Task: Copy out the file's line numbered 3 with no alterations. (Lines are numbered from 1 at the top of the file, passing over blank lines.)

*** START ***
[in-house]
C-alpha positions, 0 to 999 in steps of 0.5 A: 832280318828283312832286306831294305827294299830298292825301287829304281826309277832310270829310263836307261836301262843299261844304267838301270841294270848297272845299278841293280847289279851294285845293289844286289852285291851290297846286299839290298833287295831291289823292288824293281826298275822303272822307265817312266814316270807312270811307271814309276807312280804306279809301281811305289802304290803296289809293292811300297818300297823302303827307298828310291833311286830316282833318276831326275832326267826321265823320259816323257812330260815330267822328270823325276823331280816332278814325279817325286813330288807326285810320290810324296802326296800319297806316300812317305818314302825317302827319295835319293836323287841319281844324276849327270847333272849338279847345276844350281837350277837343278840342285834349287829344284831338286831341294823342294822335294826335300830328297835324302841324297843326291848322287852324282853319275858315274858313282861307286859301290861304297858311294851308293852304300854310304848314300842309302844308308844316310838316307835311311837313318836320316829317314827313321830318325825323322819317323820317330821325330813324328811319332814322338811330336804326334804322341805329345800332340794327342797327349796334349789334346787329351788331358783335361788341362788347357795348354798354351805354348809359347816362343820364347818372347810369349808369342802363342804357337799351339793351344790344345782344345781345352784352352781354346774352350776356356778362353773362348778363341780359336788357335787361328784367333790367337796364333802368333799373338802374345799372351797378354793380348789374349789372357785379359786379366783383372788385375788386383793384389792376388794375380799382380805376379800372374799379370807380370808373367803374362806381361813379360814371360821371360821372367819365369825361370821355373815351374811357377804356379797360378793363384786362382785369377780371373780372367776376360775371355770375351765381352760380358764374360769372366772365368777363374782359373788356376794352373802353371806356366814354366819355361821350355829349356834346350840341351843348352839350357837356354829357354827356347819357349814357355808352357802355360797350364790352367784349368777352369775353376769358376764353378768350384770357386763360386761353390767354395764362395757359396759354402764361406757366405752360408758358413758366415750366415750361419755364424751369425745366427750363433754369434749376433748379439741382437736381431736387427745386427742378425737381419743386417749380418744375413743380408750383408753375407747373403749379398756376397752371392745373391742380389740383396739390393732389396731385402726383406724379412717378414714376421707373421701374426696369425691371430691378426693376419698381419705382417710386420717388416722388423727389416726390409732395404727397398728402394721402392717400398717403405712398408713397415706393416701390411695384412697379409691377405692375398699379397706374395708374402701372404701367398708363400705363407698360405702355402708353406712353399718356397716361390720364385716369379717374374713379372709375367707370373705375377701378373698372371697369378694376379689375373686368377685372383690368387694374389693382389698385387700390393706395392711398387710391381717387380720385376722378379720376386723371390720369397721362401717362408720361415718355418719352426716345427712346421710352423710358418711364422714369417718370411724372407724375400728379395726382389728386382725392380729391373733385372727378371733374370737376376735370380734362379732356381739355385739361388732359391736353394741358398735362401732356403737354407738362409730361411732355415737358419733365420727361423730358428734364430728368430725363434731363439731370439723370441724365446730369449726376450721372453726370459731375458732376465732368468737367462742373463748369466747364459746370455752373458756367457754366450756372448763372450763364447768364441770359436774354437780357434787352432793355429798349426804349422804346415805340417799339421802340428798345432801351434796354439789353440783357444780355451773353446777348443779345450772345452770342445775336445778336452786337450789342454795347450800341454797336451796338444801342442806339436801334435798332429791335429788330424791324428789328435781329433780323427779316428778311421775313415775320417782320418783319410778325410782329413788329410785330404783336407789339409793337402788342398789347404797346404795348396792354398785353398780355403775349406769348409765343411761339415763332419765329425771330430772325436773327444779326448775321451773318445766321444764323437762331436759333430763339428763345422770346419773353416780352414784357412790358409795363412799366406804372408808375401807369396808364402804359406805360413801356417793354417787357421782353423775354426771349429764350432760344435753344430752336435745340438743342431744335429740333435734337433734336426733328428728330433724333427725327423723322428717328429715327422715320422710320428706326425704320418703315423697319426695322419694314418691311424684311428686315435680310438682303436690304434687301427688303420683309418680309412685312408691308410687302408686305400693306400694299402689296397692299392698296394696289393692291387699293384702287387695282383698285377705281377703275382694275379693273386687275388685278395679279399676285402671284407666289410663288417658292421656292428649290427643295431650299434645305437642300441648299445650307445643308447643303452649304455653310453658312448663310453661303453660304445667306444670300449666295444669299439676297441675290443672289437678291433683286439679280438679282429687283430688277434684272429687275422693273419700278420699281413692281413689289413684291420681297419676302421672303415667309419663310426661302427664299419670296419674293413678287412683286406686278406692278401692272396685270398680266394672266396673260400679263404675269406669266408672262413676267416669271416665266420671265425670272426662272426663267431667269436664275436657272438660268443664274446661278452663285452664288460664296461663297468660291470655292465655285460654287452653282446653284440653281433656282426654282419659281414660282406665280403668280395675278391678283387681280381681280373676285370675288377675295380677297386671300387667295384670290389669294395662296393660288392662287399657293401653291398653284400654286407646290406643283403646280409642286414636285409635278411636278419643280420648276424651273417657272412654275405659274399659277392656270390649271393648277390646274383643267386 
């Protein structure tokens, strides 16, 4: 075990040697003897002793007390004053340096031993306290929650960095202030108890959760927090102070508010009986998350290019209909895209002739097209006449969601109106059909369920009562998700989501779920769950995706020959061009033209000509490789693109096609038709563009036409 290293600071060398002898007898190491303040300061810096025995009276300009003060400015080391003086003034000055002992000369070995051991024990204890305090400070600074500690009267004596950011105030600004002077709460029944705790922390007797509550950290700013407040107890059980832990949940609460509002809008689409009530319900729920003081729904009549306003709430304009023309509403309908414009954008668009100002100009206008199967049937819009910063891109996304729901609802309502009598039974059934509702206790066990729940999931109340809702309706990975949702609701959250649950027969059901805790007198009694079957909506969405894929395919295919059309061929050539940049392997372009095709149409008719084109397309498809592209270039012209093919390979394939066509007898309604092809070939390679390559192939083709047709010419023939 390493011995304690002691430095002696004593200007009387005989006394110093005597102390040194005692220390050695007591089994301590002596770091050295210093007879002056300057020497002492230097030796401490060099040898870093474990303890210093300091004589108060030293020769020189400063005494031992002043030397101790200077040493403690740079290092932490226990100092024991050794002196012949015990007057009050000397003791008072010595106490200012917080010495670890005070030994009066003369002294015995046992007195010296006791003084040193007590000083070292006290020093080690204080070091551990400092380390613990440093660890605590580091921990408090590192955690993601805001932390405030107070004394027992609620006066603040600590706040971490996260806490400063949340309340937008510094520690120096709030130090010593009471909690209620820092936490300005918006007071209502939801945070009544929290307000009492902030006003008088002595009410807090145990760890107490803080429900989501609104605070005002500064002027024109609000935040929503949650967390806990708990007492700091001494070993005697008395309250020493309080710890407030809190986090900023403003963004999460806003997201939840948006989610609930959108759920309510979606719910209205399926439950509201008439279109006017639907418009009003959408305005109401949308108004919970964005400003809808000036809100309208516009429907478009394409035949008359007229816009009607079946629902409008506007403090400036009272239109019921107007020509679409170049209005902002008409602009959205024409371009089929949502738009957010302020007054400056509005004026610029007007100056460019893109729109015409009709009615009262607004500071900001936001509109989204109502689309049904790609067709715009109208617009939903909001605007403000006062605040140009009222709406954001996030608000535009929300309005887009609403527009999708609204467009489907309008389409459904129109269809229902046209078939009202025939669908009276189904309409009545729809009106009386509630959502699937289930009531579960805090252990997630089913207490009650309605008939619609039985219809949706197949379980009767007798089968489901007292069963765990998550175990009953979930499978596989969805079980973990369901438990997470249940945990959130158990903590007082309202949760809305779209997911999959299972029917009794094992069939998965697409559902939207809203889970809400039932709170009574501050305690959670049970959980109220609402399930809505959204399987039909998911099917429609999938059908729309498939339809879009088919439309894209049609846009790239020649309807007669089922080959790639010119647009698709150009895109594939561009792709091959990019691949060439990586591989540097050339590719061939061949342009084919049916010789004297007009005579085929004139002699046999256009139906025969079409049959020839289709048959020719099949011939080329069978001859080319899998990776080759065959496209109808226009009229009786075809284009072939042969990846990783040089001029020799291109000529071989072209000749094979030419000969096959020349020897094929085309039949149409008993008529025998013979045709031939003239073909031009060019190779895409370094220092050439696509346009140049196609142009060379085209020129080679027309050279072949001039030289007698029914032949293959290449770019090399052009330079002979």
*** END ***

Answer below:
């Protein structure tokens, strides 16, 4: 075990040697003897002793007390004053340096031993306290929650960095202030108890959760927090102070508010009986998350290019209909895209002739097209006449969601109106059909369920009562998700989501779920769950995706020959061009033209000509490789693109096609038709563009036409 290293600071060398002898007898190491303040300061810096025995009276300009003060400015080391003086003034000055002992000369070995051991024990204890305090400070600074500690009267004596950011105030600004002077709460029944705790922390007797509550950290700013407040107890059980832990949940609460509002809008689409009530319900729920003081729904009549306003709430304009023309509403309908414009954008668009100002100009206008199967049937819009910063891109996304729901609802309502009598039974059934509702206790066990729940999931109340809702309706990975949702609701959250649950027969059901805790007198009694079957909506969405894929395919295919059309061929050539940049392997372009095709149409008719084109397309498809592209270039012209093919390979394939066509007898309604092809070939390679390559192939083709047709010419023939 390493011995304690002691430095002696004593200007009387005989006394110093005597102390040194005692220390050695007591089994301590002596770091050295210093007879002056300057020497002492230097030796401490060099040898870093474990303890210093300091004589108060030293020769020189400063005494031992002043030397101790200077040493403690740079290092932490226990100092024991050794002196012949015990007057009050000397003791008072010595106490200012917080010495670890005070030994009066003369002294015995046992007195010296006791003084040193007590000083070292006290020093080690204080070091551990400092380390613990440093660890605590580091921990408090590192955690993601805001932390405030107070004394027992609620006066603040600590706040971490996260806490400063949340309340937008510094520690120096709030130090010593009471909690209620820092936490300005918006007071209502939801945070009544929290307000009492902030006003008088002595009410807090145990760890107490803080429900989501609104605070005002500064002027024109609000935040929503949650967390806990708990007492700091001494070993005697008395309250020493309080710890407030809190986090900023403003963004999460806003997201939840948006989610609930959108759920309510979606719910209205399926439950509201008439279109006017639907418009009003959408305005109401949308108004919970964005400003809808000036809100309208516009429907478009394409035949008359007229816009009607079946629902409008506007403090400036009272239109019921107007020509679409170049209005902002008409602009959205024409371009089929949502738009957010302020007054400056509005004026610029007007100056460019893109729109015409009709009615009262607004500071900001936001509109989204109502689309049904790609067709715009109208617009939903909001605007403000006062605040140009009222709406954001996030608000535009929300309005887009609403527009999708609204467009489907309008389409459904129109269809229902046209078939009202025939669908009276189904309409009545729809009106009386509630959502699937289930009531579960805090252990997630089913207490009650309605008939619609039985219809949706197949379980009767007798089968489901007292069963765990998550175990009953979930499978596989969805079980973990369901438990997470249940945990959130158990903590007082309202949760809305779209997911999959299972029917009794094992069939998965697409559902939207809203889970809400039932709170009574501050305690959670049970959980109220609402399930809505959204399987039909998911099917429609999938059908729309498939339809879009088919439309894209049609846009790239020649309807007669089922080959790639010119647009698709150009895109594939561009792709091959990019691949060439990586591989540097050339590719061939061949342009084919049916010789004297007009005579085929004139002699046999256009139906025969079409049959020839289709048959020719099949011939080329069978001859080319899998990776080759065959496209109808226009009229009786075809284009072939042969990846990783040089001029020799291109000529071989072209000749094979030419000969096959020349020897094929085309039949149409008993008529025998013979045709031939003239073909031009060019190779895409370094220092050439696509346009140049196609142009060379085209020129080679027309050279072949001039030289007698029914032949293959290449770019090399052009330079002979």